“We researched in three townships, and repeatedly young people have told us of their sense of betrayal, that they were born into freedom but they don’t know what that is. Some of them say their circumstances are worse than their parents’. One should not see this to mean that their lives are worse than [they were under] apartheid; rather, it is a statement of being betrayed by their own black leaders. They expected better. Their parents expected to be treated badly under apartheid, but the young didn’t, because their leaders are black and they said they would fight for them, but they haven’t. People continue to live in squalor and we have all the problems of poor living conditions that we had under apartheid.”
It’s a crushing reality for Gobodo-Madikizela and her contemporaries that their jubilation at Mandela’s release and ascendancy to the presidency in the first multiracial elections was followed by two decades of dashed hopes after Mandela stood down.
But last year, after Ramaphosa became president, Gobodo-Madikizela put aside cynicism and allowed hope to rise anew.
“I live alone, but when Zuma stepped down, I danced in my home alone, in my living room, and I played the song Feeling Good [It’s a new dawn], by Nina Simone, for two hours. I was so excited, and when Ramaphosa gave his speech the next day, he spoke of a new dawn.
“Getting rid of Zuma – there was so much hope. The swings and ebbs of emotion can be painful when reality hits; the mess in the ANC is deep. In February, when we heard the President’s State of the Nation Address and saw the appointment of ministers, it was a great disappointment. We had hopes for something concrete about what would happen, but there is a sense that Ramaphosa is not free to make the kinds of decisions he wants.”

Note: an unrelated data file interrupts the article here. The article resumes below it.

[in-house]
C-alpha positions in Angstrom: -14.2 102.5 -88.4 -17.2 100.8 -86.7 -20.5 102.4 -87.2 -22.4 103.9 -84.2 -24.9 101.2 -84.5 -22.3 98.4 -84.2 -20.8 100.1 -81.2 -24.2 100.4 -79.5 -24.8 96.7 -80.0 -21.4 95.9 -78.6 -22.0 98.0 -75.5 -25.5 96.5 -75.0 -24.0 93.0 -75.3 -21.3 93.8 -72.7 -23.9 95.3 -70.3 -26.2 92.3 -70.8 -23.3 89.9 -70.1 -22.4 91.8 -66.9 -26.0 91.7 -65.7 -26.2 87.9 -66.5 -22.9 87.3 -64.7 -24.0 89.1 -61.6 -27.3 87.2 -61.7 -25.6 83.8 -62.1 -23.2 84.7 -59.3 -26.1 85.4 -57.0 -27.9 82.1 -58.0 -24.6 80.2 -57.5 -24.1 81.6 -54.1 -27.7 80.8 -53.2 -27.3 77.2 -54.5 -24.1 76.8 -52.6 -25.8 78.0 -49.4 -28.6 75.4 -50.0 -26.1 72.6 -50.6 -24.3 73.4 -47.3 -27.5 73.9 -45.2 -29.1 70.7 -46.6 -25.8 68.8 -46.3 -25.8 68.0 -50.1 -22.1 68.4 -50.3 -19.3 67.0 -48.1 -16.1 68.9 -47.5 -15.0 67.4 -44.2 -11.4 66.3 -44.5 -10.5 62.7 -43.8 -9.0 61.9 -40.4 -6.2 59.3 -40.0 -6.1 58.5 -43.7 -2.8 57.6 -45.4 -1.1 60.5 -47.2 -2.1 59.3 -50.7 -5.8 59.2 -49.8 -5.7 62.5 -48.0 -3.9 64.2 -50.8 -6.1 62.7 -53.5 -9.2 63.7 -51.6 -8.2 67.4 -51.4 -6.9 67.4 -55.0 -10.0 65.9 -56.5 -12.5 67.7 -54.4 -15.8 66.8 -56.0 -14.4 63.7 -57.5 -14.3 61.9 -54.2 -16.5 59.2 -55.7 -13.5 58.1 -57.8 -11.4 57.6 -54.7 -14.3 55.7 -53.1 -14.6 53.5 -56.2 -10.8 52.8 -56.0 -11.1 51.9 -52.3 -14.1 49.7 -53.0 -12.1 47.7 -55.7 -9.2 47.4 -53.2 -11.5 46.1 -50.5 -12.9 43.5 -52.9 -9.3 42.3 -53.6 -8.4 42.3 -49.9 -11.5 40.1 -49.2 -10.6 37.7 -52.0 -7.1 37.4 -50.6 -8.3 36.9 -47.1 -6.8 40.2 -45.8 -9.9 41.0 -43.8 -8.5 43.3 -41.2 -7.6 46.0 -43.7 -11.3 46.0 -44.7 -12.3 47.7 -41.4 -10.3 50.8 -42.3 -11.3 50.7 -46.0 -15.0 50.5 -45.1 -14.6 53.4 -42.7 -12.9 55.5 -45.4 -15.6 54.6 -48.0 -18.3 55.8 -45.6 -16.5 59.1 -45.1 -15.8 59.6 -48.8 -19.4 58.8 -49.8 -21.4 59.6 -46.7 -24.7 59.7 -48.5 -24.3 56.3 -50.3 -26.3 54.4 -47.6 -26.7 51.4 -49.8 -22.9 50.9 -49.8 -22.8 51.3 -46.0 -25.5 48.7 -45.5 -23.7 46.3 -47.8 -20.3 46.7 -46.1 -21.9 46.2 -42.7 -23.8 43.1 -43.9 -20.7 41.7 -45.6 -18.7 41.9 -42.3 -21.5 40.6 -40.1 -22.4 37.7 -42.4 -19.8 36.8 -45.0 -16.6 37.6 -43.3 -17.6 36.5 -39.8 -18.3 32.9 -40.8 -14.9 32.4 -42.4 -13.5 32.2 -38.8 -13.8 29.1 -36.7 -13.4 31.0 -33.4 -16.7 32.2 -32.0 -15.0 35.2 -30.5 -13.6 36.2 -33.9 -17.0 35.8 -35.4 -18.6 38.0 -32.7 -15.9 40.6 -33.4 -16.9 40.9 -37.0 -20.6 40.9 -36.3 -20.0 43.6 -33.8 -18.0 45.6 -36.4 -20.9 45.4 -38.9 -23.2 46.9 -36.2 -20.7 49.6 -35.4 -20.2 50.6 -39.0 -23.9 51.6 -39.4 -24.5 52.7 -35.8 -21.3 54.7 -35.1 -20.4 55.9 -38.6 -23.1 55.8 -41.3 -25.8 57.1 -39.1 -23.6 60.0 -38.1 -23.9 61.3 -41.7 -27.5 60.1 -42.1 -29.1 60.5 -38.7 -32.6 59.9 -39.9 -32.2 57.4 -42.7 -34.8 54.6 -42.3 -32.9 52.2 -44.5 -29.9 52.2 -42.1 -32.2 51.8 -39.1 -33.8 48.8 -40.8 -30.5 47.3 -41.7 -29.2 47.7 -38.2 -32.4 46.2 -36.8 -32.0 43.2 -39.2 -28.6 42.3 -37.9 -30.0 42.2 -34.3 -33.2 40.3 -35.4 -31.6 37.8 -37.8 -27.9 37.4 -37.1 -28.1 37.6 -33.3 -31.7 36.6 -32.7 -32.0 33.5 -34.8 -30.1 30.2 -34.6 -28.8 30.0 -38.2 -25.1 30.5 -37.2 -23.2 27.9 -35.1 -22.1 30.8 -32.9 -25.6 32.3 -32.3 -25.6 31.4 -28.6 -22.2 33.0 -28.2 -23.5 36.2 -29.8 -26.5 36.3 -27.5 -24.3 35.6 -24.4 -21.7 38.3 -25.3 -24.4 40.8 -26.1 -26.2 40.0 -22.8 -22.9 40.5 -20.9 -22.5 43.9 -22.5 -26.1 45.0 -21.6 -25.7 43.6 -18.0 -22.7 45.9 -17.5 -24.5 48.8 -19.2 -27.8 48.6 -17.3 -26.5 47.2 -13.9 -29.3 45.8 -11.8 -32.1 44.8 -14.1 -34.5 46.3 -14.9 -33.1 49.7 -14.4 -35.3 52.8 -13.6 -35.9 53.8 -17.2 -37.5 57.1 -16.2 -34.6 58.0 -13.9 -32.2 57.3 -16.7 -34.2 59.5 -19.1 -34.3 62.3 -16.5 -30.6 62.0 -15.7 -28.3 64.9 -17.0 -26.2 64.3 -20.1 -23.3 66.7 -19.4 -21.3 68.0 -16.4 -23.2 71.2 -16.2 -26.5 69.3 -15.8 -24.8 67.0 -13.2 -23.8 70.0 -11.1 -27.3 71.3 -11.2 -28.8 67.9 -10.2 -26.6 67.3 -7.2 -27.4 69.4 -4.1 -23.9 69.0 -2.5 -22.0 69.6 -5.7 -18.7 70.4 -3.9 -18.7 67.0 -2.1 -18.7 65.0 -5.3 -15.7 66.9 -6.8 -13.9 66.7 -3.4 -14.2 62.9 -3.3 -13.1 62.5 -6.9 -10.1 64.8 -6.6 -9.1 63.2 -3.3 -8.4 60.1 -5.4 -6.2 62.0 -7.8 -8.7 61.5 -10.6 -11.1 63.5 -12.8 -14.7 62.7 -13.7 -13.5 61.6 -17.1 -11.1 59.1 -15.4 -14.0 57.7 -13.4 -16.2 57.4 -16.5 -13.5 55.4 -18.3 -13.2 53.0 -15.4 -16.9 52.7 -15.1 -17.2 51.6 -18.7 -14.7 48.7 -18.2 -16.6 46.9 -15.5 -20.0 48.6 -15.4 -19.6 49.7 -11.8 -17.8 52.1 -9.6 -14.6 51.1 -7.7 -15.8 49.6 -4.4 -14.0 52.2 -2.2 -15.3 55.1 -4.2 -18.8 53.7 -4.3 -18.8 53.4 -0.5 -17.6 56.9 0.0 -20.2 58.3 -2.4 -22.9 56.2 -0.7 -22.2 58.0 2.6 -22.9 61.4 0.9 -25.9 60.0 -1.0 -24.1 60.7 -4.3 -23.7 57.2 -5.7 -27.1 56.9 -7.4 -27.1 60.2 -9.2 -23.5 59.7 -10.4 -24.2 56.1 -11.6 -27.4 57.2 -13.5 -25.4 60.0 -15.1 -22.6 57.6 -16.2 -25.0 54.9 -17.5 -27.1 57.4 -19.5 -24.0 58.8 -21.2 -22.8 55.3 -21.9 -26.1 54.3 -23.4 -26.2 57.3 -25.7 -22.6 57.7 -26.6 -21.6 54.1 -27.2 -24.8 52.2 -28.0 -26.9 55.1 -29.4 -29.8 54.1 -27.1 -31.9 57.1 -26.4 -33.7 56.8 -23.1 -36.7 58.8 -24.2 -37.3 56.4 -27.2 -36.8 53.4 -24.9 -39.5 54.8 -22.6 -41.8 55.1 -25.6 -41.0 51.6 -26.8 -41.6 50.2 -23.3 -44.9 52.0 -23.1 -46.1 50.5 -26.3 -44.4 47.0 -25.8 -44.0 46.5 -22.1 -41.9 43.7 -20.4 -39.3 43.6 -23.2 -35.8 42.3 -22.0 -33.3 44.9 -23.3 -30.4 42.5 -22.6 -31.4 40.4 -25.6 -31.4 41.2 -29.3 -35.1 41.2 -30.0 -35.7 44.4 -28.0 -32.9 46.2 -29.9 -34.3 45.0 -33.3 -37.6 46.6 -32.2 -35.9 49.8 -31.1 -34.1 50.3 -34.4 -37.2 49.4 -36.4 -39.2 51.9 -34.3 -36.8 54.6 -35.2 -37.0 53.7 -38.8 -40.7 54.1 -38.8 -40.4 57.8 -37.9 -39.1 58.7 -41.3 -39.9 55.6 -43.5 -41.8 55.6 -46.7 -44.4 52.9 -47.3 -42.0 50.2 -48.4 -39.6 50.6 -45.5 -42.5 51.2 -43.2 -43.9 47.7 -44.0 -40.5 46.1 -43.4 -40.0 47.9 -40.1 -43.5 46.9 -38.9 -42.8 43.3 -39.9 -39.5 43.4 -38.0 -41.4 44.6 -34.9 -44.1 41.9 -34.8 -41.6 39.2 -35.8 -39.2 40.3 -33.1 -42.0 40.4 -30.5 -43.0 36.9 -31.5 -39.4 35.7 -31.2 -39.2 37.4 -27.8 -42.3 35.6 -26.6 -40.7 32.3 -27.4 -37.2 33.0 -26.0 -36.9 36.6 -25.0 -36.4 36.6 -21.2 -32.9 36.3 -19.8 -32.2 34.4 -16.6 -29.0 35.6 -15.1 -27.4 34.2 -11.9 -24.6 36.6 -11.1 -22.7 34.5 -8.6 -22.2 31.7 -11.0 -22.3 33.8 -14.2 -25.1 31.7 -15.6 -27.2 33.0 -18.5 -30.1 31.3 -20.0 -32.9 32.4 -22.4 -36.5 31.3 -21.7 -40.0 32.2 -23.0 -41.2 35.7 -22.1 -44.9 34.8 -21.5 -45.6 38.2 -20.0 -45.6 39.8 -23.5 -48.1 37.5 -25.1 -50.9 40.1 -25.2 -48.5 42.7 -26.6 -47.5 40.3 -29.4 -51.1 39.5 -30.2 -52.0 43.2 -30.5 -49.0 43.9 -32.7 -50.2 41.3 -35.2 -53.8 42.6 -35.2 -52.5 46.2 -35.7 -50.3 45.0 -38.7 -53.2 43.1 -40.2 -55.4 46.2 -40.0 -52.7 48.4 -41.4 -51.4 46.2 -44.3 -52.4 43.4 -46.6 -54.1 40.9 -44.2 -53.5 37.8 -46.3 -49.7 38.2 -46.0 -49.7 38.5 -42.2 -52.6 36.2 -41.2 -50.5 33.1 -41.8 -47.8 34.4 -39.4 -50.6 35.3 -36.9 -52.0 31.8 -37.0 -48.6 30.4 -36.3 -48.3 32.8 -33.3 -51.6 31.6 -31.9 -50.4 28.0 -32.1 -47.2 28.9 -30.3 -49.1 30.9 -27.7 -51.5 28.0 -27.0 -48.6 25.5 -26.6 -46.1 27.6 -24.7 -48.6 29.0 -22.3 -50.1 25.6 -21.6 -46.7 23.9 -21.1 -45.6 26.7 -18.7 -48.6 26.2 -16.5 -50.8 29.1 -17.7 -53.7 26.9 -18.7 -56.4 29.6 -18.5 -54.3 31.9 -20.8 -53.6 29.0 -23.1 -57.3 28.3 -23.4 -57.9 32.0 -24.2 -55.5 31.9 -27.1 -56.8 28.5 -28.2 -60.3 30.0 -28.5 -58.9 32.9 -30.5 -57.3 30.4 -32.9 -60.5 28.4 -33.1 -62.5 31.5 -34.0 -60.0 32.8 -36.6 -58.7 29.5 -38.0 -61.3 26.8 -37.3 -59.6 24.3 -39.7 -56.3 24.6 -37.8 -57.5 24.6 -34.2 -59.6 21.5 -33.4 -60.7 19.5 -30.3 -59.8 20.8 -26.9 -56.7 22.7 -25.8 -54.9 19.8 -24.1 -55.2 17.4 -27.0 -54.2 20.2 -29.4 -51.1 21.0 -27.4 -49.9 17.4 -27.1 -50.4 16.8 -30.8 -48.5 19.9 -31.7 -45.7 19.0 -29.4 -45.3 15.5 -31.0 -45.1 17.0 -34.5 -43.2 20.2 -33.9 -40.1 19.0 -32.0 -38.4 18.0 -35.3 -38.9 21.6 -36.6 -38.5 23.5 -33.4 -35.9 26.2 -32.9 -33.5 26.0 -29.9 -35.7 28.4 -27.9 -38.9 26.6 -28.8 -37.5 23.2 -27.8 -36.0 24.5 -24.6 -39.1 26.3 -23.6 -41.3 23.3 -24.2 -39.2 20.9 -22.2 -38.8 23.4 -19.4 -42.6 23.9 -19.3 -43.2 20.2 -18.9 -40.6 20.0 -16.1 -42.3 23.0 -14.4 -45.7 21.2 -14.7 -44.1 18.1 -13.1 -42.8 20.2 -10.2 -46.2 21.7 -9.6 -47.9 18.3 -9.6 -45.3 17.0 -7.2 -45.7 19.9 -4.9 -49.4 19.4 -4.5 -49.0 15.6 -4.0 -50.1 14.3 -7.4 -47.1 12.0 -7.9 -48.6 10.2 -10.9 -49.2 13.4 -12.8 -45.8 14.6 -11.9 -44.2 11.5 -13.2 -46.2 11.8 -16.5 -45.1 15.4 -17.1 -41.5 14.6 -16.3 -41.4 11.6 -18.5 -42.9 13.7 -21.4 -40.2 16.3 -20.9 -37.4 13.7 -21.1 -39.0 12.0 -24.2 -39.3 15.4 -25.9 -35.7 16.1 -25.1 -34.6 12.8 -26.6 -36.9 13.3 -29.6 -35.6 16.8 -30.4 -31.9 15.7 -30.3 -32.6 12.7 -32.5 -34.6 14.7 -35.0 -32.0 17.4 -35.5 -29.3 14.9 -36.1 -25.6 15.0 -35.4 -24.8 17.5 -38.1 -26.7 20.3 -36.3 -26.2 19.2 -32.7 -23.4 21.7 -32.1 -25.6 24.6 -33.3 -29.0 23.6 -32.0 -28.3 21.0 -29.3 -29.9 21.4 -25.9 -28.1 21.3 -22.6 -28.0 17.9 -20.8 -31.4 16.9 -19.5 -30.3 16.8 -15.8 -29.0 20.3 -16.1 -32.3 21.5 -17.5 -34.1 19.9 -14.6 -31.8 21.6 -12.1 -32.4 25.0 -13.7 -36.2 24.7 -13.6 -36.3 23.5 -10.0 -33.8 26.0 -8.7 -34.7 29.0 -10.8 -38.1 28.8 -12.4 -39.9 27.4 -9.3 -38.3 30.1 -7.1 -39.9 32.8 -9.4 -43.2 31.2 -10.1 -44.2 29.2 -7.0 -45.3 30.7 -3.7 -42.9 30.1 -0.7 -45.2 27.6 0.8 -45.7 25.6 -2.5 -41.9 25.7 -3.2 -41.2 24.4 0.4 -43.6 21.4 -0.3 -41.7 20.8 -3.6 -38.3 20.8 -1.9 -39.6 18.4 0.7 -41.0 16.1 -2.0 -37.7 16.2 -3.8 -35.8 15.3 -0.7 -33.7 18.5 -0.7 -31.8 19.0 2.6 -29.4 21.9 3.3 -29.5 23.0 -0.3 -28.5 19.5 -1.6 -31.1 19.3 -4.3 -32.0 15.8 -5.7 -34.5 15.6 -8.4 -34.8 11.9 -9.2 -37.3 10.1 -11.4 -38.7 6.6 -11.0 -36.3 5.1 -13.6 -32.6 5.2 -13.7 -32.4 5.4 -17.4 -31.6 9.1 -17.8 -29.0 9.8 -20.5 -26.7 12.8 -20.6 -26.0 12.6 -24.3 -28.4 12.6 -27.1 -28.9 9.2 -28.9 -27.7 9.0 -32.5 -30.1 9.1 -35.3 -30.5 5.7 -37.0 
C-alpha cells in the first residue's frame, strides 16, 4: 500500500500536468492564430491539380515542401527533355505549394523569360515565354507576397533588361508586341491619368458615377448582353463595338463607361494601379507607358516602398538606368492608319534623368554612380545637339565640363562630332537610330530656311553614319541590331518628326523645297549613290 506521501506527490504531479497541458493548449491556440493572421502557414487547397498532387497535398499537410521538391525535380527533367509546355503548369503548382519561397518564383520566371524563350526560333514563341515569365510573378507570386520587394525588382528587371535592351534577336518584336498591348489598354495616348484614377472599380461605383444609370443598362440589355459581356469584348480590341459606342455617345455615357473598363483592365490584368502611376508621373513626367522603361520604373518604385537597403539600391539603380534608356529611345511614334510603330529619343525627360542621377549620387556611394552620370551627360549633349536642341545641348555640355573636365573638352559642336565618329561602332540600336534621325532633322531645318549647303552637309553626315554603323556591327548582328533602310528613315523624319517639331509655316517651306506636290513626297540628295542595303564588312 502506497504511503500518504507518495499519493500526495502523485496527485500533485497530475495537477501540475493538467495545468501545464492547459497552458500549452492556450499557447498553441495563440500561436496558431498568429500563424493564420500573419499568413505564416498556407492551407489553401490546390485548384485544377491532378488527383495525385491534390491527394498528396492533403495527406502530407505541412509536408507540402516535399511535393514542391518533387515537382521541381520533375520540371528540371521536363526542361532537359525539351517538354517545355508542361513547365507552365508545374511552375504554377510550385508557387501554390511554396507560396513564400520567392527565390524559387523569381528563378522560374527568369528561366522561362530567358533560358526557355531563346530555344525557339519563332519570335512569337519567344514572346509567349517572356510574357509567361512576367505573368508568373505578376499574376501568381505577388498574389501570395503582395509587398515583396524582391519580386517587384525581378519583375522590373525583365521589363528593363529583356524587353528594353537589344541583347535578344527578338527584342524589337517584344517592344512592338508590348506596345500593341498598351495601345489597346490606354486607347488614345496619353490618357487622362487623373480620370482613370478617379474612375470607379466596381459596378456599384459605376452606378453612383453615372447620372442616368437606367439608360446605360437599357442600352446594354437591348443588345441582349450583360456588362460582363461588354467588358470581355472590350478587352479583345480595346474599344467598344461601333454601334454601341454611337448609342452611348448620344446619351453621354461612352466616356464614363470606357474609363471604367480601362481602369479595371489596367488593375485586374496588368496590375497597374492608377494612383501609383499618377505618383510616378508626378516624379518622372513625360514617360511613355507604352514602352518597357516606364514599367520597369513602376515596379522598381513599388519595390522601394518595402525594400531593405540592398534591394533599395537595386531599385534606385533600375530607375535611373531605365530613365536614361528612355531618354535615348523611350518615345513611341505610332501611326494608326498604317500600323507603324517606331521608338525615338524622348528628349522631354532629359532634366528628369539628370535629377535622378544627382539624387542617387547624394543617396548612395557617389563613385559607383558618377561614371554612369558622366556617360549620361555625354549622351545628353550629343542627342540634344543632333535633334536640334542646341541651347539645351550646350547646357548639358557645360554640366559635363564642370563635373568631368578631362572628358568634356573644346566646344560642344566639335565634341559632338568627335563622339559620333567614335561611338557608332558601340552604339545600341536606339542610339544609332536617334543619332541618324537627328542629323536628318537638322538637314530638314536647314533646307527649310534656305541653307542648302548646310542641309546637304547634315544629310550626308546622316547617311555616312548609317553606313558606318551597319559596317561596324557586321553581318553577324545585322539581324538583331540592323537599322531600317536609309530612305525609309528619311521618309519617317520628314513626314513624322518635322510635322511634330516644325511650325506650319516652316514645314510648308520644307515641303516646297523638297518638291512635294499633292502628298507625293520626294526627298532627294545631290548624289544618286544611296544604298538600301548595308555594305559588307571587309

“I have written highly critical op-ed pieces, but the power within the ANC is astounding. Within the ANC, those trying to fight to rebuild are overwhelmed by these others. I’ve called this massive unspeakable corruption a crime against humanity, because it is destroying the futures of young people born into freedom, but who haven’t seen it. Apartheid was a crime against humanity and it often manifested itself in physical violence. This is a different kind of violence to be sure, but it is violence, insidious and experienced as a deep sense of betrayal.”
By nature, Gobodo-Madikizela is an optimist. She concedes there is still a chance of change for the good, but hers is a lukewarm and highly conditional hope that quickly turns again into pessimism.
“We are such a complicated country. Even as I am sounding pessimistic, I wake up and the existence of someone like Cyril Ramaphosa and the things he wants to do for the country – that is hopeful. But then you see the machinations of those who are set to destroy our country and we hover back and forth between hope and despair – the despair fanned by factions in the ANC. Haven’t they seen what happens in other countries where you don’t act with a united voice? Or seen what corruption does? Where is their sense of responsibility for the generations to come? Don’t they want a better legacy after apartheid? This is self destruction.”
Gobodo-Madikizela is in Auckland this month to deliver the Sir John Graham Lecture. Its title, “Across Our Fault Lines – Repairing the Brokenness of the Past”, is somewhat ironic, given her assessment of the state of her nation, but it’s also timely in the wake of Christchurch’s March 15 mosque shootings.
Having devoted her professional life to studying the perpetrators of horrendous crimes and their victims, and the possibilities of remorse and forgiveness, Gobodo-Madikizela is not surprised that, almost immediately, some survivors of the mosque attacks and some who lost loved ones expressed forgiveness for the alleged gunman. She says this also happened in Charleston in the US after a white supremacist murdered nine African Americans during a prayer service in 2015.
“Coming out of the church, people were already expressing forgiveness. People forgive for a range of reasons. The people in Charleston were Christian and they said, ‘I am Christian and I am supposed to forgive’, or they don’t want to carry the burden of hatred and resentment. Sometimes, people forgive because they need peace in their hearts. Forgiveness is complicated.”
This article was first published in the July 13, 2019 issue of the New Zealand Listener.